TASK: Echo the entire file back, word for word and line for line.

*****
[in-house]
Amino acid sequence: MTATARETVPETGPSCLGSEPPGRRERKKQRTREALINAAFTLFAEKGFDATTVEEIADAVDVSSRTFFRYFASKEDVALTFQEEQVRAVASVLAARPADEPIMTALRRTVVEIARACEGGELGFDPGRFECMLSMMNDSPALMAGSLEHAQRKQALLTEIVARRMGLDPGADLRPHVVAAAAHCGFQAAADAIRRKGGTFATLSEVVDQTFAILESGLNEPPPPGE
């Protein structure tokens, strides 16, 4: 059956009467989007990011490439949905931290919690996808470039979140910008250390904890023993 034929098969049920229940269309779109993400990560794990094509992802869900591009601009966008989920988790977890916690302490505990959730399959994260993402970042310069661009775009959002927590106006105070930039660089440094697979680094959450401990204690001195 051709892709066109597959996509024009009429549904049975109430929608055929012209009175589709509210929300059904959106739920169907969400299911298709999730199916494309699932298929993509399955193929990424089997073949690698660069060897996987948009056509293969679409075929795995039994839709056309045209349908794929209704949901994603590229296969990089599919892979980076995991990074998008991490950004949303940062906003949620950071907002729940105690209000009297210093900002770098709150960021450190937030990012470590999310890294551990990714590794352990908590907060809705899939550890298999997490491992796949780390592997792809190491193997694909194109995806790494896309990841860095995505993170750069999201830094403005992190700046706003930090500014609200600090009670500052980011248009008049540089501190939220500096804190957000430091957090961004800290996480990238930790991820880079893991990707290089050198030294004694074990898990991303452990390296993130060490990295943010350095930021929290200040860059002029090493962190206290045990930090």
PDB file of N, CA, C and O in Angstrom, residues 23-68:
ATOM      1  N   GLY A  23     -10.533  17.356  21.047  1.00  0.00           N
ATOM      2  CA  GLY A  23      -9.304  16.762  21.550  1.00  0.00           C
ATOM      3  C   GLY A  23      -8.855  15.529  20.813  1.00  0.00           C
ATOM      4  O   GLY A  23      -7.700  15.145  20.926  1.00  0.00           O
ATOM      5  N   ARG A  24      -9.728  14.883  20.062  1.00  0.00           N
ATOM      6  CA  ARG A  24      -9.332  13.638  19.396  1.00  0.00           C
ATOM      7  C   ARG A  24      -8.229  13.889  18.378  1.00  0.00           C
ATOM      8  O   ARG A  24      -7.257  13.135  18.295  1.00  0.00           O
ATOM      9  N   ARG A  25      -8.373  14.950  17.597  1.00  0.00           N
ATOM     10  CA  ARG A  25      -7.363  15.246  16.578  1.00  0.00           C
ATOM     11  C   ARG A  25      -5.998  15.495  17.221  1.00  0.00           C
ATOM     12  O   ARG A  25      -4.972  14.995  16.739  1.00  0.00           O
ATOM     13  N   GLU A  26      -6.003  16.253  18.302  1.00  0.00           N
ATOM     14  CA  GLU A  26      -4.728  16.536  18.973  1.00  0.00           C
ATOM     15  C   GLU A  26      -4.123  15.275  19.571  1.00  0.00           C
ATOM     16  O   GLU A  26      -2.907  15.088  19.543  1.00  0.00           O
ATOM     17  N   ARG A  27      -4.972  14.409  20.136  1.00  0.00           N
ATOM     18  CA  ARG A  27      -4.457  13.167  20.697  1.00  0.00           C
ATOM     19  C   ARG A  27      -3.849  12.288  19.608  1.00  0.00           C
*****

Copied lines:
[in-house]
Amino acid sequence: MTATARETVPETGPSCLGSEPPGRRERKKQRTREALINAAFTLFAEKGFDATTVEEIADAVDVSSRTFFRYFASKEDVALTFQEEQVRAVASVLAARPADEPIMTALRRTVVEIARACEGGELGFDPGRFECMLSMMNDSPALMAGSLEHAQRKQALLTEIVARRMGLDPGADLRPHVVAAAAHCGFQAAADAIRRKGGTFATLSEVVDQTFAILESGLNEPPPPGE
């Protein structure tokens, strides 16, 4: 059956009467989007990011490439949905931290919690996808470039979140910008250390904890023993 034929098969049920229940269309779109993400990560794990094509992802869900591009601009966008989920988790977890916690302490505990959730399959994260993402970042310069661009775009959002927590106006105070930039660089440094697979680094959450401990204690001195 051709892709066109597959996509024009009429549904049975109430929608055929012209009175589709509210929300059904959106739920169907969400299911298709999730199916494309699932298929993509399955193929990424089997073949690698660069060897996987948009056509293969679409075929795995039994839709056309045209349908794929209704949901994603590229296969990089599919892979980076995991990074998008991490950004949303940062906003949620950071907002729940105690209000009297210093900002770098709150960021450190937030990012470590999310890294551990990714590794352990908590907060809705899939550890298999997490491992796949780390592997792809190491193997694909194109995806790494896309990841860095995505993170750069999201830094403005992190700046706003930090500014609200600090009670500052980011248009008049540089501190939220500096804190957000430091957090961004800290996480990238930790991820880079893991990707290089050198030294004694074990898990991303452990390296993130060490990295943010350095930021929290200040860059002029090493962190206290045990930090």
PDB file of N, CA, C and O in Angstrom, residues 23-68:
ATOM      1  N   GLY A  23     -10.533  17.356  21.047  1.00  0.00           N
ATOM      2  CA  GLY A  23      -9.304  16.762  21.550  1.00  0.00           C
ATOM      3  C   GLY A  23      -8.855  15.529  20.813  1.00  0.00           C
ATOM      4  O   GLY A  23      -7.700  15.145  20.926  1.00  0.00           O
ATOM      5  N   ARG A  24      -9.728  14.883  20.062  1.00  0.00           N
ATOM      6  CA  ARG A  24      -9.332  13.638  19.396  1.00  0.00           C
ATOM      7  C   ARG A  24      -8.229  13.889  18.378  1.00  0.00           C
ATOM      8  O   ARG A  24      -7.257  13.135  18.295  1.00  0.00           O
ATOM      9  N   ARG A  25      -8.373  14.950  17.597  1.00  0.00           N
ATOM     10  CA  ARG A  25      -7.363  15.246  16.578  1.00  0.00           C
ATOM     11  C   ARG A  25      -5.998  15.495  17.221  1.00  0.00           C
ATOM     12  O   ARG A  25      -4.972  14.995  16.739  1.00  0.00           O
ATOM     13  N   GLU A  26      -6.003  16.253  18.302  1.00  0.00           N
ATOM     14  CA  GLU A  26      -4.728  16.536  18.973  1.00  0.00           C
ATOM     15  C   GLU A  26      -4.123  15.275  19.571  1.00  0.00           C
ATOM     16  O   GLU A  26      -2.907  15.088  19.543  1.00  0.00           O
ATOM     17  N   ARG A  27      -4.972  14.409  20.136  1.00  0.00           N
ATOM     18  CA  ARG A  27      -4.457  13.167  20.697  1.00  0.00           C
ATOM     19  C   ARG A  27      -3.849  12.288  19.608  1.00  0.00           C